This morning (early February), checking my internets…
On the mother’s forum, a woman asks, “When is the best time to move my child from our room to her nursery? She’s 7 months now, are we too late?”
Money Reasons asks, as he often does, how to optimize some part of his life that isn’t a linear optimization problem. This time he’s asking how to find the best job fit. In the past he’s talked about optimizing his children (ironically… he mentioned wanting to optimize his kids in a post we wrote about how there’s no best way to raise children).
We’ve talked about satisficing before… but maybe it’s time to mention it again.
There’s no best job. There’s no best way to raise kids. There’s no best way to live your life. There’s only your way. There’s only your path. Some are better than others along different dimensions… happiness, wealth, health, time, location… but choices are so multidimensional and there are so many tradeoffs that it is impossible to optimize along them all. And trying to just causes stress and unhappiness.
How to be happy? Well, people who have some measure of good enough and stop searching after they find it are happier than those who keep rejecting in search of something better. People who take what they have and justify it as having been the best choice for them at the time are happier than people who constantly regret their choices. Even in controlled randomized experiments where the choice is induced. That’s what the happiness literature says.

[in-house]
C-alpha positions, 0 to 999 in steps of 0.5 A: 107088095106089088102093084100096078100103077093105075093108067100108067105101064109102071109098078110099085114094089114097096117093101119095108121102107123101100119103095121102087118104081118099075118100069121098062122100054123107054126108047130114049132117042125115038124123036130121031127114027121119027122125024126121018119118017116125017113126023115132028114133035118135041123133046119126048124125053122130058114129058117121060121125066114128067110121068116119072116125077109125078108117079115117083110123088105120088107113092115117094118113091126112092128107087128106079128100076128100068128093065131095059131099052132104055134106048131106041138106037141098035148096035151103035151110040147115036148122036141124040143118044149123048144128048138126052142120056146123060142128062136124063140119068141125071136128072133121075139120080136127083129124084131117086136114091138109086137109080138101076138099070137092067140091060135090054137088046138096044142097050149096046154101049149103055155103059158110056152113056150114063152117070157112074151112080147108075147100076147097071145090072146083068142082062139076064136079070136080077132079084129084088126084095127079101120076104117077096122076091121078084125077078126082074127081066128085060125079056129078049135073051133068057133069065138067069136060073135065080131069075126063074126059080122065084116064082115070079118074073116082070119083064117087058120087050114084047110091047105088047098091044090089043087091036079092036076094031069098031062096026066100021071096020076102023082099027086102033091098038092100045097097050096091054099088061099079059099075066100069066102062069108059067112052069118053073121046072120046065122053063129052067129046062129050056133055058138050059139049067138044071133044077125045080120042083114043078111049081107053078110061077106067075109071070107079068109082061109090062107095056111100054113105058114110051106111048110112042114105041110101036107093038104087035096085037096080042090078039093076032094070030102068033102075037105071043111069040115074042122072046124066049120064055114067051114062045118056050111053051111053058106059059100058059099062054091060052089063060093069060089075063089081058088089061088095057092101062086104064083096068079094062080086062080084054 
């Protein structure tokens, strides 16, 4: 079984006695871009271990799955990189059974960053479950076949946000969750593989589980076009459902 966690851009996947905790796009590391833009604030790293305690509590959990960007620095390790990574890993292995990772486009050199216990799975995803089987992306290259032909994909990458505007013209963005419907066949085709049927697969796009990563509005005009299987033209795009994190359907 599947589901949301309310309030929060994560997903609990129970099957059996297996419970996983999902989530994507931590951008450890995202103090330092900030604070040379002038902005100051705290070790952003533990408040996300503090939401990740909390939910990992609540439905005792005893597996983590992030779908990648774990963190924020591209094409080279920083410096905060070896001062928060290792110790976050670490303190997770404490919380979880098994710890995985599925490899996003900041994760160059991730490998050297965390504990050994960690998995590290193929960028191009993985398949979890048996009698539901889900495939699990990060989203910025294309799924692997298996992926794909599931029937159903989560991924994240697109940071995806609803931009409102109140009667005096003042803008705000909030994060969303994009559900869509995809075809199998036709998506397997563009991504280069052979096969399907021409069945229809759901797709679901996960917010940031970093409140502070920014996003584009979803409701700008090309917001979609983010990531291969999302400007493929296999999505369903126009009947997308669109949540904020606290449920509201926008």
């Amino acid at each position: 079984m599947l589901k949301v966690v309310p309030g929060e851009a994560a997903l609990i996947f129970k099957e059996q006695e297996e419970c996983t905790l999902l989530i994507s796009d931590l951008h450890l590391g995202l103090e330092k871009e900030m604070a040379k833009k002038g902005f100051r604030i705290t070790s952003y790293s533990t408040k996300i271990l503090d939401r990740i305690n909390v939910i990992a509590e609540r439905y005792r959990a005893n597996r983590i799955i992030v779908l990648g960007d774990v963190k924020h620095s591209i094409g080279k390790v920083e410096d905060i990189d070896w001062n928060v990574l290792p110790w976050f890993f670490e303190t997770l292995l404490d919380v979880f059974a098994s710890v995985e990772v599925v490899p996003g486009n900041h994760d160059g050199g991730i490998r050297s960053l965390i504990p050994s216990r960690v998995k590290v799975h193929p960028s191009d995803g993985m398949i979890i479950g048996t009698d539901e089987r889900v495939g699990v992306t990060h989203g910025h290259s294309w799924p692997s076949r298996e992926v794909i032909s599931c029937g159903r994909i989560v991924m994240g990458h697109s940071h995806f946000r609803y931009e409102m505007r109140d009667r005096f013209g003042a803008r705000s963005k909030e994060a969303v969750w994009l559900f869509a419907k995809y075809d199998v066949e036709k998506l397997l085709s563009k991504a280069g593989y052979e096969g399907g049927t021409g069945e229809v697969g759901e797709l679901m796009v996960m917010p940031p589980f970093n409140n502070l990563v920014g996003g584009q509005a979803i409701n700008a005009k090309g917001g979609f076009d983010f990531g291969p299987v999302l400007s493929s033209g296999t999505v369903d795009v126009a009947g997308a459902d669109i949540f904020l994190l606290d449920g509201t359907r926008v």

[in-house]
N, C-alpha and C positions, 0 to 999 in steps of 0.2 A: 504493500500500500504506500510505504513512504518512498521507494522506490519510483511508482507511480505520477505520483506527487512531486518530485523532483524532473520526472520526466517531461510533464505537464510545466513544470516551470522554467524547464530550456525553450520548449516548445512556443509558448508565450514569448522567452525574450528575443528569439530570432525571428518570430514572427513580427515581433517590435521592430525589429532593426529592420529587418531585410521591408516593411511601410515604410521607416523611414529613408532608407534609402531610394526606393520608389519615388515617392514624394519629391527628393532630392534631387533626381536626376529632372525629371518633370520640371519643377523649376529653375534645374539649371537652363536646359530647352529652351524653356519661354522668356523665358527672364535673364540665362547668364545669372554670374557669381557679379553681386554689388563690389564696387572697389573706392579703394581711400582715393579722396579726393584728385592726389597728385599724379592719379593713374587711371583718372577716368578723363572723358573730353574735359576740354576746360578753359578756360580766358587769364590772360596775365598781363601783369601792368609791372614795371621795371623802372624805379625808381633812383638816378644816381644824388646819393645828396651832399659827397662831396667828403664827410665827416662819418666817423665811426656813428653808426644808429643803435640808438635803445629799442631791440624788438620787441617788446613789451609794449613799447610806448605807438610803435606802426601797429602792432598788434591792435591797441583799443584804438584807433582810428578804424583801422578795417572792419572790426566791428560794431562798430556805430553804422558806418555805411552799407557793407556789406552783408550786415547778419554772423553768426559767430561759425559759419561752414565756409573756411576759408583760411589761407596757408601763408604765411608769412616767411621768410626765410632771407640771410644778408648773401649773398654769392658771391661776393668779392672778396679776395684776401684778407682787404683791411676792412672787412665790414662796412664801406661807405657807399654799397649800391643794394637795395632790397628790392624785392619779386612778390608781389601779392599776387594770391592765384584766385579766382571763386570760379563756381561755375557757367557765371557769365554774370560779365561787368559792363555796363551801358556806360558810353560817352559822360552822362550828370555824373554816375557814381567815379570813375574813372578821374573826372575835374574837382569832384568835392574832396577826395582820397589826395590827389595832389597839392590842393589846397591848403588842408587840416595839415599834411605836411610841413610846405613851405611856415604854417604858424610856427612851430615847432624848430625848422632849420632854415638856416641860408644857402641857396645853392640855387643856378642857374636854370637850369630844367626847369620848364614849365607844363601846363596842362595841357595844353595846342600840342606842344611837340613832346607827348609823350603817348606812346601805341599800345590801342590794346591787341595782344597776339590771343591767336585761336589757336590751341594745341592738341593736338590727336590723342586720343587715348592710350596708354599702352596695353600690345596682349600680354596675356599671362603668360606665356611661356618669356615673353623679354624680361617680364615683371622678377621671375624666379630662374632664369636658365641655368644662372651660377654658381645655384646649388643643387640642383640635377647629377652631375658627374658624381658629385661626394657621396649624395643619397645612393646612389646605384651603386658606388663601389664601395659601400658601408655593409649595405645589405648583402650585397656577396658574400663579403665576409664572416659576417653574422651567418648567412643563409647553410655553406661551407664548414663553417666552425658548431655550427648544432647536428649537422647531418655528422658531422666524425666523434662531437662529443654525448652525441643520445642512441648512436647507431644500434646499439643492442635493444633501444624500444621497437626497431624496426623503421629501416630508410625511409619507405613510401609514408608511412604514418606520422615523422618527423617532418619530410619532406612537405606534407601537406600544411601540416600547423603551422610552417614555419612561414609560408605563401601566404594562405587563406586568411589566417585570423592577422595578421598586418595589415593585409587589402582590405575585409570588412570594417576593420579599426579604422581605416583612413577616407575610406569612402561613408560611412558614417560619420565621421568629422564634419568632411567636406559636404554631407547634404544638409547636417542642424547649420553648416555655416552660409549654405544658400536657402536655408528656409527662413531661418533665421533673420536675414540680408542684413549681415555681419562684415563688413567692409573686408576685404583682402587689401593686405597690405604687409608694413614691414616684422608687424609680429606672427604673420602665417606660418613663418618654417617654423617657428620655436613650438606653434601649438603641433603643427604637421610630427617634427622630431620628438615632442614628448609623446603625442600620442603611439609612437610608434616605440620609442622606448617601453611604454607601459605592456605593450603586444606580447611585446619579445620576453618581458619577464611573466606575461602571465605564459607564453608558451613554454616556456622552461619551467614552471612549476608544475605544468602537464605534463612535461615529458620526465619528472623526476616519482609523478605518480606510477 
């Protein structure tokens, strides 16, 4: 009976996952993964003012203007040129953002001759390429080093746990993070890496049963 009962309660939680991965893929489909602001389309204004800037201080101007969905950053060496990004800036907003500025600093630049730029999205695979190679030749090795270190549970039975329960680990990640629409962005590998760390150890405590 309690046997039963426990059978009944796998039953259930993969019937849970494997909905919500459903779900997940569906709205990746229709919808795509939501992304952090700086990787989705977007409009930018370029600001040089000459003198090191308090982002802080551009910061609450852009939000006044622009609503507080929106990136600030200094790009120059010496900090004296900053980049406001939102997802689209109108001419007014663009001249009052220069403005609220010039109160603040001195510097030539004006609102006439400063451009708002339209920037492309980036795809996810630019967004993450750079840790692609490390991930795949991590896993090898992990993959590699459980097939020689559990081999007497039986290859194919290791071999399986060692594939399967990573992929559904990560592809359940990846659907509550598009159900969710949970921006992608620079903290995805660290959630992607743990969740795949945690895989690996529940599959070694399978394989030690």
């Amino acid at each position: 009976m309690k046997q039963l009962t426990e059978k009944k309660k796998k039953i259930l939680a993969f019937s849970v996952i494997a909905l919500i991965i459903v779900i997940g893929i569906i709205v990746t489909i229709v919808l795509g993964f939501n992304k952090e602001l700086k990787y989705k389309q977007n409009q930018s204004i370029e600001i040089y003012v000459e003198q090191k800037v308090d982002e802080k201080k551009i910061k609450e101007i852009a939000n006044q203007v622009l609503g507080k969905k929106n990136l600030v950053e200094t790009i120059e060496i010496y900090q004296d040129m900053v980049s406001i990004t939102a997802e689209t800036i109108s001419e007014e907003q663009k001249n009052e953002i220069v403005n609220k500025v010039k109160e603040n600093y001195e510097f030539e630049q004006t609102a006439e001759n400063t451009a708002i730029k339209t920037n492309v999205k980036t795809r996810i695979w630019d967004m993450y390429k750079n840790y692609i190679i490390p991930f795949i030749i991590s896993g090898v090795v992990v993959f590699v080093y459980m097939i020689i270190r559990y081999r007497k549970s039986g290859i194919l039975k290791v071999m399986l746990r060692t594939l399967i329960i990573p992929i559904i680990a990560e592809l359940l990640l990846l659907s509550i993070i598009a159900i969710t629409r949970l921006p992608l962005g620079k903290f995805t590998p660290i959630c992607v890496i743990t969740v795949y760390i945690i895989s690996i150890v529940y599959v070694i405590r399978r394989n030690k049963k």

Yes, keep trying to better yourself. But have objective standards, tangible goals. There is no best. There will ALWAYS be something better. There will always be someone smarter, prettier, more talented. (And that can be a Good thing! Wouldn’t you rather be surrounded by people who can teach you things and help you grow?) There will always be a bigger pond.
And, in point of fact, most of the world isn’t a single line in which it’s obvious that A is better than B is better than C. That’s why we have the phrase the Grass is Greener on the other Side. It’s very easy for A to think B’s situation is better and B to wish he were in A’s spot.
Do you still try to optimize everything? Some things? Where do you fall on the optimization/satisficing spectrum?